Monday, August 29, 2005

Trees Don't Suck up Carbon Dioxide as Hoped

Though not related to this thread, but have you seen this Trees don't suck up carbon dioxide as hoped?
Even though the gist of the article is that trees do not sequester more CO2 with higher concentrations in the atmosphere, it stated "It also remains to be seen whether a fraction of all this extra carbon might be stored in the soil rather than in the trees. If so, there may still be cause to think that forests will suck up more carbon dioxide in a warming world."
My questions on this report is what happens to extra carbon in the ground? And secondly this appears that CO2 is not a limiting factor in these areas, but could this be a limiting factor in other locations? What I posit is that higher and the highest elevations could find dramatic increases in sequestering of CO2 (and thusly growth). In Alaska trees grow tall with little foilage or width, could this change?

And now for something completely different. Responses from my inquiries.
I hope that the responders do not mind me reprinting at this time their remarks.

The first is from The Commons Blog:
#

What happens to extra carbon in the ground?
It is stored. Think of water in a river. There is water input through rain, and output to the sea. Each water molecule stays in the river only for a while, but there is always water. Rivers store water. If you increase rain quantity you get more water "stored" in the river (flow increases). Of course there will be less water somewhere else (say, in glaciers). The same for soil. If you increase carbon inputs more than you increase outputs you get more carbon stored in the soil, and less carbon somewhere else (say, in the air).
Could CO2 be a limiting factor in other locations?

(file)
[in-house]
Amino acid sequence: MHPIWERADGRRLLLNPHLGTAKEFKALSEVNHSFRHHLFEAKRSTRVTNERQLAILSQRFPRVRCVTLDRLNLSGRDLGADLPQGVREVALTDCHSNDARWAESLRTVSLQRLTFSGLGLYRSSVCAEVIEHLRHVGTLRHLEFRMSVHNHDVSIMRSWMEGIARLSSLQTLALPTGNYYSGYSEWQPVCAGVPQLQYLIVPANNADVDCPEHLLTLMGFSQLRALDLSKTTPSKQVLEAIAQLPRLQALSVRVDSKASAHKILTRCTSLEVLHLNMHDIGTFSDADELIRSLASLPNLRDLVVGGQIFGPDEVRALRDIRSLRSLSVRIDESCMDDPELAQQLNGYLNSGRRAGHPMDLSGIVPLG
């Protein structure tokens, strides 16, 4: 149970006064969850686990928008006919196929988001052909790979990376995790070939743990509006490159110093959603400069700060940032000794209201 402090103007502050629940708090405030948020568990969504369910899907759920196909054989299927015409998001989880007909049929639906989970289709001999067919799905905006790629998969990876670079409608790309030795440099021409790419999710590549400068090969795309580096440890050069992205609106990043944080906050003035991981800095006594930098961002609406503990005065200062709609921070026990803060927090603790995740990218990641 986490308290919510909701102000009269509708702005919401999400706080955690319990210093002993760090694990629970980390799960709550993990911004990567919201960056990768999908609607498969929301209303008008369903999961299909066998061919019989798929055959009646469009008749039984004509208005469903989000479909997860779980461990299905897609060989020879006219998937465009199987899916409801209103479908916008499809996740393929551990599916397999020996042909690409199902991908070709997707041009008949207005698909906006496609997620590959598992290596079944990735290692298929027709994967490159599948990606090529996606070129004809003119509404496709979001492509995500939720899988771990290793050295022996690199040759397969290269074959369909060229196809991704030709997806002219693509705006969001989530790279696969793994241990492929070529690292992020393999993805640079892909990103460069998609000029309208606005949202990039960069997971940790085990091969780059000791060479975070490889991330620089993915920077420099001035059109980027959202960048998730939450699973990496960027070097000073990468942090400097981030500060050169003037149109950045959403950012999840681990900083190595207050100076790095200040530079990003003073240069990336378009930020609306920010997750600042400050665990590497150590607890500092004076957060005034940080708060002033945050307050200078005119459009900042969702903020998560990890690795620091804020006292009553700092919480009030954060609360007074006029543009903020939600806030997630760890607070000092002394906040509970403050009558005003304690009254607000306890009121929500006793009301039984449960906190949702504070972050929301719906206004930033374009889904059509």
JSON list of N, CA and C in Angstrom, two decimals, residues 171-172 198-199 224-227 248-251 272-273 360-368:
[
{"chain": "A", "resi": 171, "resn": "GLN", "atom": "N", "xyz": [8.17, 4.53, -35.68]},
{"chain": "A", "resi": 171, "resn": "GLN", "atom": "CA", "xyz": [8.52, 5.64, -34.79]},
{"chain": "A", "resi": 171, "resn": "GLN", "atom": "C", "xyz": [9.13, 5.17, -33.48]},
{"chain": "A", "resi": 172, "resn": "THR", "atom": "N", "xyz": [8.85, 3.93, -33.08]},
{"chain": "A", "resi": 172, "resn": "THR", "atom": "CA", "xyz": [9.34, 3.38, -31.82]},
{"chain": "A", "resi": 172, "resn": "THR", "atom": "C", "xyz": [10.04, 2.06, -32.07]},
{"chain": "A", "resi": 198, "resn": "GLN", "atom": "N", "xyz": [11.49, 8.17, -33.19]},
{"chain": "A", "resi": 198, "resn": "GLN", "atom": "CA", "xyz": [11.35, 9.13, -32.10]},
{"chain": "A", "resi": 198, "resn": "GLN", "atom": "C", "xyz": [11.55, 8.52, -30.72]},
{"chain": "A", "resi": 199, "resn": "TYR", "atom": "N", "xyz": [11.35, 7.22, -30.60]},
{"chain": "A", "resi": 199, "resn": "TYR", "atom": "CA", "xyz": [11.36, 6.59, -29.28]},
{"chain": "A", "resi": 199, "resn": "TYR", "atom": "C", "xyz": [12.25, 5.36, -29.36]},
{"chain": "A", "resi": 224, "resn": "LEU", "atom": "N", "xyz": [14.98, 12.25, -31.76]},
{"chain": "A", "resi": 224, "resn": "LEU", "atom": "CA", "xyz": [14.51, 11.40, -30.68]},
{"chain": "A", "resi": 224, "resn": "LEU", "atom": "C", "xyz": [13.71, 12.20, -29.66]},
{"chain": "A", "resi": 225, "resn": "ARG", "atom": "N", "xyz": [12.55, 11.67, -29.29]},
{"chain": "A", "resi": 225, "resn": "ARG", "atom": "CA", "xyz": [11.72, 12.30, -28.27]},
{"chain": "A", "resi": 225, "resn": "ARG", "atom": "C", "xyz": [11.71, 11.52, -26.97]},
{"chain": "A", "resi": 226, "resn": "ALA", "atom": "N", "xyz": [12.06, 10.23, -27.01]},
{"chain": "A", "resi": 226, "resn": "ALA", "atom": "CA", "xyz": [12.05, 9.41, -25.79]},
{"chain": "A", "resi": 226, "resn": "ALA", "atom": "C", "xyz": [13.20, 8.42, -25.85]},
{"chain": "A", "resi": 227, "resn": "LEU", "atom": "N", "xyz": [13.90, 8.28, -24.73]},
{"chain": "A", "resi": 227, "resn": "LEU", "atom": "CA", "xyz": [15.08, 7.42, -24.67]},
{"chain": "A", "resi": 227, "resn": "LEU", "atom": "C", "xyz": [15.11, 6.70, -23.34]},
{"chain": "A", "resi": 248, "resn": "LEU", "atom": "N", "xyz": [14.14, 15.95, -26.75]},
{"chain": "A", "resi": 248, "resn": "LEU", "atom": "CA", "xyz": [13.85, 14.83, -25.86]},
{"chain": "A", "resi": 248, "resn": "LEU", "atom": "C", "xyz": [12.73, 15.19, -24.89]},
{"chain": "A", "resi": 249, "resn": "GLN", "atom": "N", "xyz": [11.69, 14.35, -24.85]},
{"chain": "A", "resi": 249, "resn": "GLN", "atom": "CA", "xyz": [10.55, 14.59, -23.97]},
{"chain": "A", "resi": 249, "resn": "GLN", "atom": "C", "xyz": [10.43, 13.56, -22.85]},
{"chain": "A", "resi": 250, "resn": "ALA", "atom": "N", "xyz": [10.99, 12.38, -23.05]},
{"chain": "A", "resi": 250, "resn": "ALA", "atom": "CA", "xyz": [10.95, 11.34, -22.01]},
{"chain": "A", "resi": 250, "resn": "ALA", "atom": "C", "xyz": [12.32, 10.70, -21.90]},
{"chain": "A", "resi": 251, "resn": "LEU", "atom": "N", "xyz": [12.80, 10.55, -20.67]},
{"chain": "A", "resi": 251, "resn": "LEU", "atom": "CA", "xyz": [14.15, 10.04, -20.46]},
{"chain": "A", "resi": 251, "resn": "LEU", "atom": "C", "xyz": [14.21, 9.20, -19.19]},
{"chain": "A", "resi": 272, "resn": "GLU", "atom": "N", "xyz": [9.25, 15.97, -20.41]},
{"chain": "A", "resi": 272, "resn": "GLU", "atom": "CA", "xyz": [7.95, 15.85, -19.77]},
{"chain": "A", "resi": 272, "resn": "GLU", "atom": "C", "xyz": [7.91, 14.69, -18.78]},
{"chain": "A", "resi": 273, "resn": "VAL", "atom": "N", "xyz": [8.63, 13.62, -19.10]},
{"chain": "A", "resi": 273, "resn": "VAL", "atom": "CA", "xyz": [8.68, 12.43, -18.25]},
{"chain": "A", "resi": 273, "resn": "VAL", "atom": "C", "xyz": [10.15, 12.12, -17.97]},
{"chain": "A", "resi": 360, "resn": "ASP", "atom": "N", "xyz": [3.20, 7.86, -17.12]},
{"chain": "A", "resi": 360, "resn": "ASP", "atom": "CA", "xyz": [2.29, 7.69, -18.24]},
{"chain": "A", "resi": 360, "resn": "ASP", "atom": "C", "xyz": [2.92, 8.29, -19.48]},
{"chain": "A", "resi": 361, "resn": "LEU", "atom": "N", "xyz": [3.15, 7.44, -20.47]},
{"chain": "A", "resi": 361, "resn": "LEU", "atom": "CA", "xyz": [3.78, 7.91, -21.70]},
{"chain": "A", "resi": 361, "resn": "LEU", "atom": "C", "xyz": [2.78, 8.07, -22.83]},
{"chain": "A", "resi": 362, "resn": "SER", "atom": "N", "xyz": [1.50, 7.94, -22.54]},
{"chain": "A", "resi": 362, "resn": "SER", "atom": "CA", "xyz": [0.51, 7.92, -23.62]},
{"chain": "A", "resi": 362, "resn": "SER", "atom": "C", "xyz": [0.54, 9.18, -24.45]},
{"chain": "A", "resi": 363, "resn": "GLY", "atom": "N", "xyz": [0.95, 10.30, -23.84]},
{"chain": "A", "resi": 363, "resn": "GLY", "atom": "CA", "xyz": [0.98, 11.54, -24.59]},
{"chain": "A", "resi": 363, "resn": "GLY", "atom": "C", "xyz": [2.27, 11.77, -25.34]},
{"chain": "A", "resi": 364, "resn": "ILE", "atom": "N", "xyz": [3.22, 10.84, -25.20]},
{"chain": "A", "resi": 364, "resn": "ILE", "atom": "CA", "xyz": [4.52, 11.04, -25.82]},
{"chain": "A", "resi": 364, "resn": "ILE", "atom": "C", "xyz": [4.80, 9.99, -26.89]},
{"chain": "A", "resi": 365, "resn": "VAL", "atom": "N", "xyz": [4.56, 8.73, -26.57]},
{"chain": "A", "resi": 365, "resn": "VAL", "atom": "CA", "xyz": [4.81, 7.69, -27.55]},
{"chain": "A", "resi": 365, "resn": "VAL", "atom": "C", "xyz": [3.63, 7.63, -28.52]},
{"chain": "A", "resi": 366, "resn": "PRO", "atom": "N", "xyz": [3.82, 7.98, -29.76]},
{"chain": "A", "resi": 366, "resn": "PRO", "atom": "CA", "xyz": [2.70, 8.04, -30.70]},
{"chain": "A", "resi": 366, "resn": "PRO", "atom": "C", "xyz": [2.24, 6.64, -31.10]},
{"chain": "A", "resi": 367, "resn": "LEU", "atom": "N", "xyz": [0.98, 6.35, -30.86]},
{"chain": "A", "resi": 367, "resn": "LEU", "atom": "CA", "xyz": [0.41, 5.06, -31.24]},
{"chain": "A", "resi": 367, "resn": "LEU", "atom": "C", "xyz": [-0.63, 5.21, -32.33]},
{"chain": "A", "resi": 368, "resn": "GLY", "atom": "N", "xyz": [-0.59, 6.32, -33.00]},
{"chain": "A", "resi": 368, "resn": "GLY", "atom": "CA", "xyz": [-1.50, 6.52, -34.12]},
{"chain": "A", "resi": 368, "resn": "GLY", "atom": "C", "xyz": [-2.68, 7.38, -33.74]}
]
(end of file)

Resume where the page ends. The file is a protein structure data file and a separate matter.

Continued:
Yes, CO2 may be more limiting where the supply of phosphorus, nitrogen, etc., is greater, and maybe at those places increased CO2 may have a larger effect on plant growth. The case of water is more complex because when plants get CO2 they loose water (both cross the plant "skin" through the same pores). Increased CO2 in the air may help plants save more water, and thus grow better, because they have to open the pores less often to get the same amount of CO2. This positive effect of increased CO2 may be more important in more arid places.
For the other questions I don't know the answer.
Posted by Biopolitical at August 29, 2005 05:57 PM

And this is from the blogger of RoguePundit:



The opening sentence of the Nature article is certainly an overstatement...editorially misleading. Maybe the Swiss were tooting their own horns some, but there are a number of similar experiments ongoing in other areas (in many instances for much longer) with different climates, mixes of trees, more acreage, etc. A few don't just test with increased CO2 levels. One small Swiss study is enough to invalidate all that data? Ridiculous. Some global warming theorists don't want any acceptable global warming solutions which include adjusting to existing CO2 levels, much less future increases...they only want to change how we live to reduce CO2 emissions.

Nevertheless, the Swiss data is interesting...and overall we we are still in the very early stages of such research.